Next door was a fast food place which appeared to sell hot dogs, pizza slices and what not, but not at that particular moment it seemed as all the staff had their heads on the counter and looked to be asleep.
We had a look around for a minute before I said, ”Bad location" Nobody walking around there you see, it was on part of the (sort of), one way system and everyone passing by seemed to be vehicle bound but going past.
He replied in Thai, ”Chai”, (‘agree’- but it can mean a whole lot more), in this instance I took him to mean, ”I could not agree more old boy about this location being an ideal excuse to lose money"
One of the beauties of conversing in three languages is that you can be much more descriptive by using less words. (Call us lazy, but what the heck. We knew what we were saying.)
The front of the place was wide open, being as it was a converted shophouse and we could see a total of zero customers inhabiting the place with a few bored looking barmaids standing behind the bar and as though resigned to a lonely fate.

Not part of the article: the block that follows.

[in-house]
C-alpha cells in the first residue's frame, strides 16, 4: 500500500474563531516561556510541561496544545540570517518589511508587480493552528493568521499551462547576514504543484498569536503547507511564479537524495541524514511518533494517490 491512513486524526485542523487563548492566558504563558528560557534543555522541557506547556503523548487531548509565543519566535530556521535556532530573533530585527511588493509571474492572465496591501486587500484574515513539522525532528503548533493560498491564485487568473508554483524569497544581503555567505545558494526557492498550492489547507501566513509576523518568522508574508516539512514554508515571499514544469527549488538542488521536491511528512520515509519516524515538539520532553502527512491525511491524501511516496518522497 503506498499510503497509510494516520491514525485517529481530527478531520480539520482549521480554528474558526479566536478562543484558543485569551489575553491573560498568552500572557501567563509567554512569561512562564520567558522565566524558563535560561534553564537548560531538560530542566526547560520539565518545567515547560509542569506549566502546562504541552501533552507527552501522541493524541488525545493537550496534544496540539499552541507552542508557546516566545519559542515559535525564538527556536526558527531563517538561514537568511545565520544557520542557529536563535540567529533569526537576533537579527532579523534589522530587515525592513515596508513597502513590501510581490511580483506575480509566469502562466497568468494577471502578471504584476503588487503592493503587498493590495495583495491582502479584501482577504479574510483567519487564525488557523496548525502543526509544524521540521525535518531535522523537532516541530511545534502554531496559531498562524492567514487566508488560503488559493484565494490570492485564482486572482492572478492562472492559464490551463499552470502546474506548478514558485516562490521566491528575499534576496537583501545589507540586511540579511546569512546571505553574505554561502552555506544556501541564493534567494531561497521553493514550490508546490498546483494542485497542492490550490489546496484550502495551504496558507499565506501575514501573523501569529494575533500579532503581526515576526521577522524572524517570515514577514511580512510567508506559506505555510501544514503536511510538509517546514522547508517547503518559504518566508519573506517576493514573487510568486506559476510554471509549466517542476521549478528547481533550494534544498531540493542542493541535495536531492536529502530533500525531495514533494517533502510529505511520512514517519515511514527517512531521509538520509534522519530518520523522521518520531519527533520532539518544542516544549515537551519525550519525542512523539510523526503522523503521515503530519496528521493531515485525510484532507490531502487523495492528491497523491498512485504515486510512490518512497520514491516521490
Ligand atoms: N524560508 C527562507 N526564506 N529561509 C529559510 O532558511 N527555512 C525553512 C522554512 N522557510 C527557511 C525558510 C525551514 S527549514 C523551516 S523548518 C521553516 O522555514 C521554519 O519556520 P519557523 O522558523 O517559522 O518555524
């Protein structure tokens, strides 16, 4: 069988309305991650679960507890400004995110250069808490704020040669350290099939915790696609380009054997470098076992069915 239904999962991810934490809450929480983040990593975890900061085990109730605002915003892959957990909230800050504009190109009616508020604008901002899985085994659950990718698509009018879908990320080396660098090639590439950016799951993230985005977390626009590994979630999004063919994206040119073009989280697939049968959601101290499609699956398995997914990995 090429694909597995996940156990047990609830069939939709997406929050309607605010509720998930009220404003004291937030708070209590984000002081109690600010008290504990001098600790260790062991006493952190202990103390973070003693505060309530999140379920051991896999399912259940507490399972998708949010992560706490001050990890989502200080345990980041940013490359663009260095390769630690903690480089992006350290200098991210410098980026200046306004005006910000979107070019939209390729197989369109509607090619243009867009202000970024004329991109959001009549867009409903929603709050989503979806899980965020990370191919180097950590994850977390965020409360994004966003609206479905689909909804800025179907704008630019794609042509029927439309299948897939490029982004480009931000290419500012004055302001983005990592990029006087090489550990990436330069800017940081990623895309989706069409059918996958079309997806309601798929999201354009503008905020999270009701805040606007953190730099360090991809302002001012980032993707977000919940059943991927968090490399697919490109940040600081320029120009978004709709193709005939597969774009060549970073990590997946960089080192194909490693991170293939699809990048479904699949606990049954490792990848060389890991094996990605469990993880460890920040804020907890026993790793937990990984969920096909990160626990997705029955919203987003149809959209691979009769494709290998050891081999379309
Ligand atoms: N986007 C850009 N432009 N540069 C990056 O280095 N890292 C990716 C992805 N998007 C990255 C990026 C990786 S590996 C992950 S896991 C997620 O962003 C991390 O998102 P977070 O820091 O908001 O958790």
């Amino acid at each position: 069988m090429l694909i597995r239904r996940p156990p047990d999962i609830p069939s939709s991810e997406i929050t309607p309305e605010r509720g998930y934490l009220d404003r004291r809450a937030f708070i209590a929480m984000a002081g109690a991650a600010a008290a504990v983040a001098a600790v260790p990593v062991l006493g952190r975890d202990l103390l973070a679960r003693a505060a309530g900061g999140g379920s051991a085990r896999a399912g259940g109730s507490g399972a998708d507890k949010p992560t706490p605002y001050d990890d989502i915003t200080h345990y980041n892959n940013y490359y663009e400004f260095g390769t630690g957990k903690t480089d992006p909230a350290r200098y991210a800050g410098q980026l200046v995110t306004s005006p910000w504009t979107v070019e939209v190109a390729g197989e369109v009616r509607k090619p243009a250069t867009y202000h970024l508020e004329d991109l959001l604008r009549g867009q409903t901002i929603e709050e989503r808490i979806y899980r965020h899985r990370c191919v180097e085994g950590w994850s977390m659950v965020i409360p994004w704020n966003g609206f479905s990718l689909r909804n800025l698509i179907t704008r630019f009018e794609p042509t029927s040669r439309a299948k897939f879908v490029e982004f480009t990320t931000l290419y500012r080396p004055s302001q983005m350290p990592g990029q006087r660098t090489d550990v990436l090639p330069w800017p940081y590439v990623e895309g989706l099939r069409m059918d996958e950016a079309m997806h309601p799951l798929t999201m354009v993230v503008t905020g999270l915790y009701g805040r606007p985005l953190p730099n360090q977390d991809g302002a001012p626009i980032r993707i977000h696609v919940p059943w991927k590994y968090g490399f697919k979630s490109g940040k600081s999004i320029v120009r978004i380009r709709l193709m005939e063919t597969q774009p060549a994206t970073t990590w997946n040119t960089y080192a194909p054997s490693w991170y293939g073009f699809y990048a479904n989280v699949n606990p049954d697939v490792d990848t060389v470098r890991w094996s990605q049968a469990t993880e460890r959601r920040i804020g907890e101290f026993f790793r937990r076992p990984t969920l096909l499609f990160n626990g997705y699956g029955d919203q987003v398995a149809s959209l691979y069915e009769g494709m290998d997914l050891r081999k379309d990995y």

“Just a happening place”, I murmured to myself.
Walking in we stopped in surprise, for what was supposedly a new joint it appeared remarkably tatty with the tables, chairs and furnishings not just looking second hand but well worn with the odd bit of sticky tape covering a rip or tear.
“Perhaps a theme bar?”, I suggested to Alain as after all, us Scots are supposed to be mean, but he countered that by pointing to the price list which indicated that the prices were standard.
Before long we were in conversation with the girls who worked there- all four of them it appeared commuted from Sattahip daily and we were amazed at how little they were paid, even by Pattaya waitress standards. The owner had to be a Scot!
(Now, before all you Scots folks decide to rearrange me : I am a Scot and from an old village near someplace in the North. So, give me some sympathy but not a Social Worker).